What it is supposed to evoke in us is a feeling that something more is happening than we can see in the present tense.

It can’t quite be decoded.  There’s no par for par equivalency between actions or characters in apocalyptic and real-life.  The Roman emperor might be the beast in one selection and a dragon in another.  There are a few other choice turns of phrase that describe that particular individual, but the point is we’re supposed to hear them and know that whatever present circumstances might look like, that what we’re looking at now isn’t the whole story. 

The whole story is always the story of the unfolding urgency of God’s grace and God’s redemptive power at a foundational level and for those under bad circumstances.  These fantastical renderings of what God is going to do are a marker that, no matter what happens, God remains the bedrock on which all of creation rests and in God’s redemptive judgment, injustices will not be allowed to stand.

Apocalyptic is language for oppressed communities, and I wonder sometimes if it has much to say to those of us who aren’t feeling all that oppressed. 

Because whenever privileged people start talking about oppression, we need to be sure of two things: First, that we don’t confuse ourselves for the oppressed.  There are a lot of different ways to be treated badly.  That’s not the same as oppression.  Second, we need to be certain that we don’t substitute our own understanding of what it means to be held down and marginalized for that of those who actually are. 

Because if we don’t learn and know what is really going on then pretty much anything we have to say on matters of oppression is going to miss the mark.  My friend Regina Langley tells me that it is only when we understand what we don’t understand that we can have an honest conversation about oppression. 

When the language of oppression is used by the privileged to refer to garden variety annoyances, it is almost proof-positive that it is resting on a foundation of cheap, trite grace. 

You know what I mean by that.  It’s grace without consequence.

It’s grace without impact.

Under no circumstances should we maintain a trite understanding of grace.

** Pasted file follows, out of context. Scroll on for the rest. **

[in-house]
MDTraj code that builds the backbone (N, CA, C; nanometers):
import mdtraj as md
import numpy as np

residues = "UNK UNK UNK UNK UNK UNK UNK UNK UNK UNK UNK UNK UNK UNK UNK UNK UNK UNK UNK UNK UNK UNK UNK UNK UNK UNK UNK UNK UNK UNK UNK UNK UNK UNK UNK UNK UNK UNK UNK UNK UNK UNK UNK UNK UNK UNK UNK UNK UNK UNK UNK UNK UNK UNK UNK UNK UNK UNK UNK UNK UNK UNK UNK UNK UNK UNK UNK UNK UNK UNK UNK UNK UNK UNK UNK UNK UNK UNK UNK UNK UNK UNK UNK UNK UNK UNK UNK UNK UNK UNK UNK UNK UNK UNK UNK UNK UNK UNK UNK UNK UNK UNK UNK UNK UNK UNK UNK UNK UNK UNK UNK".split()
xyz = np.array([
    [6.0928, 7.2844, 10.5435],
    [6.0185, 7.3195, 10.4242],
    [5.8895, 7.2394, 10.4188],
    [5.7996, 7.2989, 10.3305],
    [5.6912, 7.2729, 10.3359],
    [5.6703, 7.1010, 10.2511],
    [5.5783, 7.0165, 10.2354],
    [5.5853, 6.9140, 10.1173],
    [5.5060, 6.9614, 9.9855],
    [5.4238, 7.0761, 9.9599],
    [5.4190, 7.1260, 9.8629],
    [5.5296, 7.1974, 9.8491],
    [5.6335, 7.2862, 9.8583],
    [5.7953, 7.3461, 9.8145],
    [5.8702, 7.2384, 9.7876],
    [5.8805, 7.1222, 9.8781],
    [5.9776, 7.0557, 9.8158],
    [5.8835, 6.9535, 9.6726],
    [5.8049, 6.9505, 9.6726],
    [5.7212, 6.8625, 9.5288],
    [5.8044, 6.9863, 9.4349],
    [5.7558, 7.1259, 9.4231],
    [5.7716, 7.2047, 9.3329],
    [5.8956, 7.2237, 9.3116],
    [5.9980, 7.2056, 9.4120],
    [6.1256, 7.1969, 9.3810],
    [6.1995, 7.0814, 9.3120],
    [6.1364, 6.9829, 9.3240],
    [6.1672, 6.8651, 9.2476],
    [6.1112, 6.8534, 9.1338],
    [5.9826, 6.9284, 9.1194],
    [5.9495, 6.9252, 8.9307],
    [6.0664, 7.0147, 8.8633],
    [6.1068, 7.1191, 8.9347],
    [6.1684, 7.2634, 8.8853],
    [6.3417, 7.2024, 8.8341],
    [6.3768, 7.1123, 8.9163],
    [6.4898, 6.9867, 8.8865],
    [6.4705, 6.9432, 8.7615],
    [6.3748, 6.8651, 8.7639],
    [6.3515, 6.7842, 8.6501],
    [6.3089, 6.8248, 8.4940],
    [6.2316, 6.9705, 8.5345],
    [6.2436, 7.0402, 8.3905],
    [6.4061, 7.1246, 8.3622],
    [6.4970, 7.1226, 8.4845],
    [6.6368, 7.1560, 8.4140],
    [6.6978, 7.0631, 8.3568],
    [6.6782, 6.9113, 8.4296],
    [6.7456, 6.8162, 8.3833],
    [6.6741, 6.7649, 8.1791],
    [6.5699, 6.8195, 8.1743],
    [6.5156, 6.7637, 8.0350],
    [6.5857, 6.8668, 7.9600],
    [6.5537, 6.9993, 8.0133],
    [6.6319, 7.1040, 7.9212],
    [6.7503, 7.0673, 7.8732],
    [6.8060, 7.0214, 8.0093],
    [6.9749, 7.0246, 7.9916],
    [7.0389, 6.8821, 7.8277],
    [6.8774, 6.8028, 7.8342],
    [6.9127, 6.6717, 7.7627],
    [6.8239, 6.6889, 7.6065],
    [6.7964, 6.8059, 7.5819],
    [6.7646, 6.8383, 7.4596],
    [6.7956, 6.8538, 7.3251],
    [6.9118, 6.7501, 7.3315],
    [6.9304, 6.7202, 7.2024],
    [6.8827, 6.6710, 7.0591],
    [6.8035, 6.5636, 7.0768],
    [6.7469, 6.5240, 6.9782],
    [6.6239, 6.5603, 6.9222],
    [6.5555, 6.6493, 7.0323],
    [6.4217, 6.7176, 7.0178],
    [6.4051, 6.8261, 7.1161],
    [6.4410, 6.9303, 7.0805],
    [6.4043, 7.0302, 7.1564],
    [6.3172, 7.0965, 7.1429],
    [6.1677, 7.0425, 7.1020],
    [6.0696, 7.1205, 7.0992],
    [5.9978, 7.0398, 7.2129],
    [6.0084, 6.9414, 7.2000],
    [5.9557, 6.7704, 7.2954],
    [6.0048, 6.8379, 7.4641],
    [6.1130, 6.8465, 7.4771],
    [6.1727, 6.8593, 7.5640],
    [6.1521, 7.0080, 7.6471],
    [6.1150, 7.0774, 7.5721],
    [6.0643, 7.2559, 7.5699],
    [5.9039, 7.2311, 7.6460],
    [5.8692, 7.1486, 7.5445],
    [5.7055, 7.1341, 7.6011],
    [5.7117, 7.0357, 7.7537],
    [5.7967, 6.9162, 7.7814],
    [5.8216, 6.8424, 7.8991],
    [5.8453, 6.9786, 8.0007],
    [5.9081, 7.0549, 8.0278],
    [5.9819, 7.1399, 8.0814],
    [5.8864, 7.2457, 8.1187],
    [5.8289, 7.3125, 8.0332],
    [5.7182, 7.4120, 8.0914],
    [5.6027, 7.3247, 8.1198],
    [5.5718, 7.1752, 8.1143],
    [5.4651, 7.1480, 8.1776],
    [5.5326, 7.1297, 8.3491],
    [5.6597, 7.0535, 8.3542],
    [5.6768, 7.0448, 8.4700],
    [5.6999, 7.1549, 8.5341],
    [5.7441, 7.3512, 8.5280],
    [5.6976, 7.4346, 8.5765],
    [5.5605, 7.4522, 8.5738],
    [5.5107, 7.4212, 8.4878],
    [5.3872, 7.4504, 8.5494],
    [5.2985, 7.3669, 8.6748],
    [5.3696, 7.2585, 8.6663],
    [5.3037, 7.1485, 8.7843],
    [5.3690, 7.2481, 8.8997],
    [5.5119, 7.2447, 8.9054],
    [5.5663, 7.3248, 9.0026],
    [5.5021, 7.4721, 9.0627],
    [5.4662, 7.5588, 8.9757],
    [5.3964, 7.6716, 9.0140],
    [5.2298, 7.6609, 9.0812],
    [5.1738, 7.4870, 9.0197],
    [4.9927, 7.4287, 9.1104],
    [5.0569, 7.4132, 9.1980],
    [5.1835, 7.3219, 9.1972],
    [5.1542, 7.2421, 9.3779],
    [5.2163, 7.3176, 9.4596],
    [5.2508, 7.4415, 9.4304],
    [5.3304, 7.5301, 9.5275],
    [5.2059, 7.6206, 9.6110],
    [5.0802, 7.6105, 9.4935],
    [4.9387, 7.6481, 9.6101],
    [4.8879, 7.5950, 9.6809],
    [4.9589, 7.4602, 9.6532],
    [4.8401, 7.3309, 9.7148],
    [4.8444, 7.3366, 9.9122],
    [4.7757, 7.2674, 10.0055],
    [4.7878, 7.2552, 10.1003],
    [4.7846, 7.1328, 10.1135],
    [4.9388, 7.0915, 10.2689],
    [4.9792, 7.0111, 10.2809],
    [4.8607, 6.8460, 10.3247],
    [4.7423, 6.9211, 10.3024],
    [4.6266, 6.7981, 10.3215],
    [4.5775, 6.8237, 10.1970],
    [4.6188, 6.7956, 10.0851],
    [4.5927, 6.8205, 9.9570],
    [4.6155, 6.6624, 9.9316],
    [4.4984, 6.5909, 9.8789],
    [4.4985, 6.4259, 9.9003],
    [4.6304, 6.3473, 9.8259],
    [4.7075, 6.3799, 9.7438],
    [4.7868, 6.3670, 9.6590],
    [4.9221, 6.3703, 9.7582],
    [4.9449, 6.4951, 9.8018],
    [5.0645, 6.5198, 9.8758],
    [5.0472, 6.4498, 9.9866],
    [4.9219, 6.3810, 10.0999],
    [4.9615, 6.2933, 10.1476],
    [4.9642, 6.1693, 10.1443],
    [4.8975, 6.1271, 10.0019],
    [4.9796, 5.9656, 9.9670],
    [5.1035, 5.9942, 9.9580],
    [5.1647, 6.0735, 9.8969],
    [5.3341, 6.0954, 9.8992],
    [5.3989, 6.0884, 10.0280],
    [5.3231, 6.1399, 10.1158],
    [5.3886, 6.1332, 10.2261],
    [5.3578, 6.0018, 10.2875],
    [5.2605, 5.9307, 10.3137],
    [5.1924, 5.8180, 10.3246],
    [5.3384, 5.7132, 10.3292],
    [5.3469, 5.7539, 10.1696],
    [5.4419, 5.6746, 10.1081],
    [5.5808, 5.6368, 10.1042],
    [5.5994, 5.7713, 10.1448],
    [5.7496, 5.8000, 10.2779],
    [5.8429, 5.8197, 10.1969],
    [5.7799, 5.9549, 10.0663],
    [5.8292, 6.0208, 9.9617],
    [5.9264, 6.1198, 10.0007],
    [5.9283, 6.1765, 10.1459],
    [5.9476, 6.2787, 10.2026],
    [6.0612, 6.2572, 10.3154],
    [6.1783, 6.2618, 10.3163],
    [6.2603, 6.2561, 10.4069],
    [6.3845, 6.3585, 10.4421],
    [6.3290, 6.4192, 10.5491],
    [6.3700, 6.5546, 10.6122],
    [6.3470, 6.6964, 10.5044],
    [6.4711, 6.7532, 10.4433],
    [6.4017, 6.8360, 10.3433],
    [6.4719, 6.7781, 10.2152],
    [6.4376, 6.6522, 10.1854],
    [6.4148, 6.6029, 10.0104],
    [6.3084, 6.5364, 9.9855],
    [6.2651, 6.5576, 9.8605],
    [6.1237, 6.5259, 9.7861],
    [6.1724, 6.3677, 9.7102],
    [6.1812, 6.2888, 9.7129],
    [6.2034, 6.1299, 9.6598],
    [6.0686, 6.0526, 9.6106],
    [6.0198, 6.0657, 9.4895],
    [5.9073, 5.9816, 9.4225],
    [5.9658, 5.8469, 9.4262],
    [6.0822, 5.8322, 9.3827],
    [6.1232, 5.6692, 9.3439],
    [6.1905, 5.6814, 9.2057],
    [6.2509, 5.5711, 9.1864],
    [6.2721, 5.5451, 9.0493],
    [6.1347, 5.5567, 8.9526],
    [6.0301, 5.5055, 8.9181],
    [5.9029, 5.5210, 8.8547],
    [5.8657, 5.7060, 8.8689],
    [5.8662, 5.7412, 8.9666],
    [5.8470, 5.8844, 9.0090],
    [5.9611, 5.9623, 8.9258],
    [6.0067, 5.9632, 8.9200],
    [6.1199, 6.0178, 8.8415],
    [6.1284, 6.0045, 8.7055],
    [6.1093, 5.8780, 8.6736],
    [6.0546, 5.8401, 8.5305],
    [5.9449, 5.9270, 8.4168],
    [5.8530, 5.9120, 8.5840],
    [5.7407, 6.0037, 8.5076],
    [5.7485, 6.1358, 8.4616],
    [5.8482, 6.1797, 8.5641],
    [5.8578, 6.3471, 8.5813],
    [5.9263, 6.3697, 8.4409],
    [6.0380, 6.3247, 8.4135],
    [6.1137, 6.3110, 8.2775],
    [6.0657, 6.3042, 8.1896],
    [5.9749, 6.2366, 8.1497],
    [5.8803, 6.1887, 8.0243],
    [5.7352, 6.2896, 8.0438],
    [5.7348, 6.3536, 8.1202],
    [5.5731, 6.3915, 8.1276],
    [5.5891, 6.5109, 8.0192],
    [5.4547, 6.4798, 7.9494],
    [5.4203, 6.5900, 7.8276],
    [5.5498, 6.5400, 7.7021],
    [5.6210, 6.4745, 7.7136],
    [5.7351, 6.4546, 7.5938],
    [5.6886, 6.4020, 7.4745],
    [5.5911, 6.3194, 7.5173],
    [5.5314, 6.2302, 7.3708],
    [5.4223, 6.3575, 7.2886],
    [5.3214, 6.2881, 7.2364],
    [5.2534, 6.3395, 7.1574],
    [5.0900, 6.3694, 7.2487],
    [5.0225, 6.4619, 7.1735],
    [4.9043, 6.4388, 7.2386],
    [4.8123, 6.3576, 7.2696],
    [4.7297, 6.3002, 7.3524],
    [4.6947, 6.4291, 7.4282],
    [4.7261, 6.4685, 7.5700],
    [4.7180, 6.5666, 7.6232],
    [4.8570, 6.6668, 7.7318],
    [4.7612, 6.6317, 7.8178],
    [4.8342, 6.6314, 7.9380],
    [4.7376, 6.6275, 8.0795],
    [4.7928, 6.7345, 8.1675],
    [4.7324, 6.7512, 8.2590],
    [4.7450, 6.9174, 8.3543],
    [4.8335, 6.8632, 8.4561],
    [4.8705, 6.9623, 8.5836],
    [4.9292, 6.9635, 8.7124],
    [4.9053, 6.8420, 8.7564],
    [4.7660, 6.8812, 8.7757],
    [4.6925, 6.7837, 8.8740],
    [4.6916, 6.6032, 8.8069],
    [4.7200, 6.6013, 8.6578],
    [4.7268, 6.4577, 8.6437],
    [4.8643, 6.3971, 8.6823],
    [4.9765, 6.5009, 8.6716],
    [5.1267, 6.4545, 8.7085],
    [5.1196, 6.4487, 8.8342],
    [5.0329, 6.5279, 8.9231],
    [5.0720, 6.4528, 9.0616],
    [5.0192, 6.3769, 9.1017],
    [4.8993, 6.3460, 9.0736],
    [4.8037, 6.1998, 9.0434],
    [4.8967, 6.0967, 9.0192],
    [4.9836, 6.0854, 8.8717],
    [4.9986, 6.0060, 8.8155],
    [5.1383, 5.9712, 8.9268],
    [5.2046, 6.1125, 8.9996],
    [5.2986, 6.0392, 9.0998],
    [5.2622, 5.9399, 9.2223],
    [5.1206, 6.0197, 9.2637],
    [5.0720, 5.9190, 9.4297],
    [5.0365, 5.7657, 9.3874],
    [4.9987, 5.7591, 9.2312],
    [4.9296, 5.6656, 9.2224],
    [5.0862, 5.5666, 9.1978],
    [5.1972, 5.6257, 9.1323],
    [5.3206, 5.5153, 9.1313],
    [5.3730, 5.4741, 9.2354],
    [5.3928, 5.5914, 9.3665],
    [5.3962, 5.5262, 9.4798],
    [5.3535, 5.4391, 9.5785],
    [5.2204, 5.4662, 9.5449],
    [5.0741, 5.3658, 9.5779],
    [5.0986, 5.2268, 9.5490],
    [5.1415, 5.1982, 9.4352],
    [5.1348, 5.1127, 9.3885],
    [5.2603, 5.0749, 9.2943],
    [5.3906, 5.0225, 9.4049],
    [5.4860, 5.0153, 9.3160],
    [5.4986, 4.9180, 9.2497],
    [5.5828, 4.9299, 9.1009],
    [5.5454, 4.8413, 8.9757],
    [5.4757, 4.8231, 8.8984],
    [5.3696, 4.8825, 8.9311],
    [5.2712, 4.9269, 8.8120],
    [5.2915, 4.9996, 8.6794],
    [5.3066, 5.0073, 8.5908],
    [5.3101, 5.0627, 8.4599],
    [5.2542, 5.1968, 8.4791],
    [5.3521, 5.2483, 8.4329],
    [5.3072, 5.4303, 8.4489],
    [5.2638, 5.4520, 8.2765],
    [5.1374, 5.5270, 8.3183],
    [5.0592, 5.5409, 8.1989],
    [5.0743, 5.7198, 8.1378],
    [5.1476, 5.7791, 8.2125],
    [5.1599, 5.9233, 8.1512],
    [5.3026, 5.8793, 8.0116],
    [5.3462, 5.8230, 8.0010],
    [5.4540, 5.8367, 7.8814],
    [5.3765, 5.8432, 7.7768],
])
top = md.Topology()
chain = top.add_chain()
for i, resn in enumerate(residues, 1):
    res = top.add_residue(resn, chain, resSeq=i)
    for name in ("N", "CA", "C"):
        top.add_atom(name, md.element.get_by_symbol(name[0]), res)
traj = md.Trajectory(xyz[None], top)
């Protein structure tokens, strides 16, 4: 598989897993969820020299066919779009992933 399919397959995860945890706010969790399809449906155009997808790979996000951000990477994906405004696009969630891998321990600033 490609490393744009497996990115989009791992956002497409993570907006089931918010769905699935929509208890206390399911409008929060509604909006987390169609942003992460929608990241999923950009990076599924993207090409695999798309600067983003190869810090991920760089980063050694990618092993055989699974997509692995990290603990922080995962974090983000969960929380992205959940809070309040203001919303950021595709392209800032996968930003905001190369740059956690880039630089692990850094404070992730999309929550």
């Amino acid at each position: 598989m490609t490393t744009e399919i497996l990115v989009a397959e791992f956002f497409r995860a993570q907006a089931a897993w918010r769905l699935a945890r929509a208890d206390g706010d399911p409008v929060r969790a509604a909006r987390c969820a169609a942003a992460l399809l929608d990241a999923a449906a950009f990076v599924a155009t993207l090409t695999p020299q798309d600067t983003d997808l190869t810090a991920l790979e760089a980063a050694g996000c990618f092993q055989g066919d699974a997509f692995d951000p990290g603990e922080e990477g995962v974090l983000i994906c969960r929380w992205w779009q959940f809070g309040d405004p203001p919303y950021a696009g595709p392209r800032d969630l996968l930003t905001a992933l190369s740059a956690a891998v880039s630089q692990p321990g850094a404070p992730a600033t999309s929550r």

Because surely our lives are of consequence, aren’t they?

Perhaps you’ve read the novella, The Picture of Dorian Gray.  It’s a marvelous little book by Oscar Wilde, one of the great wits of history.  The premise of the book is simple.  Dorian Gray has an enchanted portrait – it is painted when he was a young man – and the enchantment is that he can do anything he wants in his life – and the effects will only show on the portrait.  He can live an utterly debauched life and he will pay no physical consequence for it – but the portrait will show absolutely everything. 

Which, of course, Gray does, and the picture becomes hideously deformed and monstrous as his misdeeds of excessive living – alcoholism and opium consumption, sexual relations treated casually while the other thought they were serious commitments – the misdeeds pile up and the portrait grows ever more grotesque. 

Wilde’s point is that what we do marks us at a deep level – much deeper than the skin. 

Our lives are of consequence, and so God’s grace cannot be inconsequential.

The apocalyptic passages of the bible are small in-breakings of the assurance that God will, in the final estimation, not allow grace to be inconsequential.

I know that these apocalyptic passages sometimes appear to be so wrathful.

Do you know what God’s wrath is?  It’s God’s love denied. 

God is good, and God is love, and God’s love always wins.  Wrath is the mechanism by which God’s love ultimately prevails, because make no mistake about it, God’s love always prevails.

These apocalyptic road-markers are reminders that no matter what we think is going on – all of creation – the whole shebang, the universe and everything inside and outside it, are resting on the bedrock of God and God has certain values that do not change.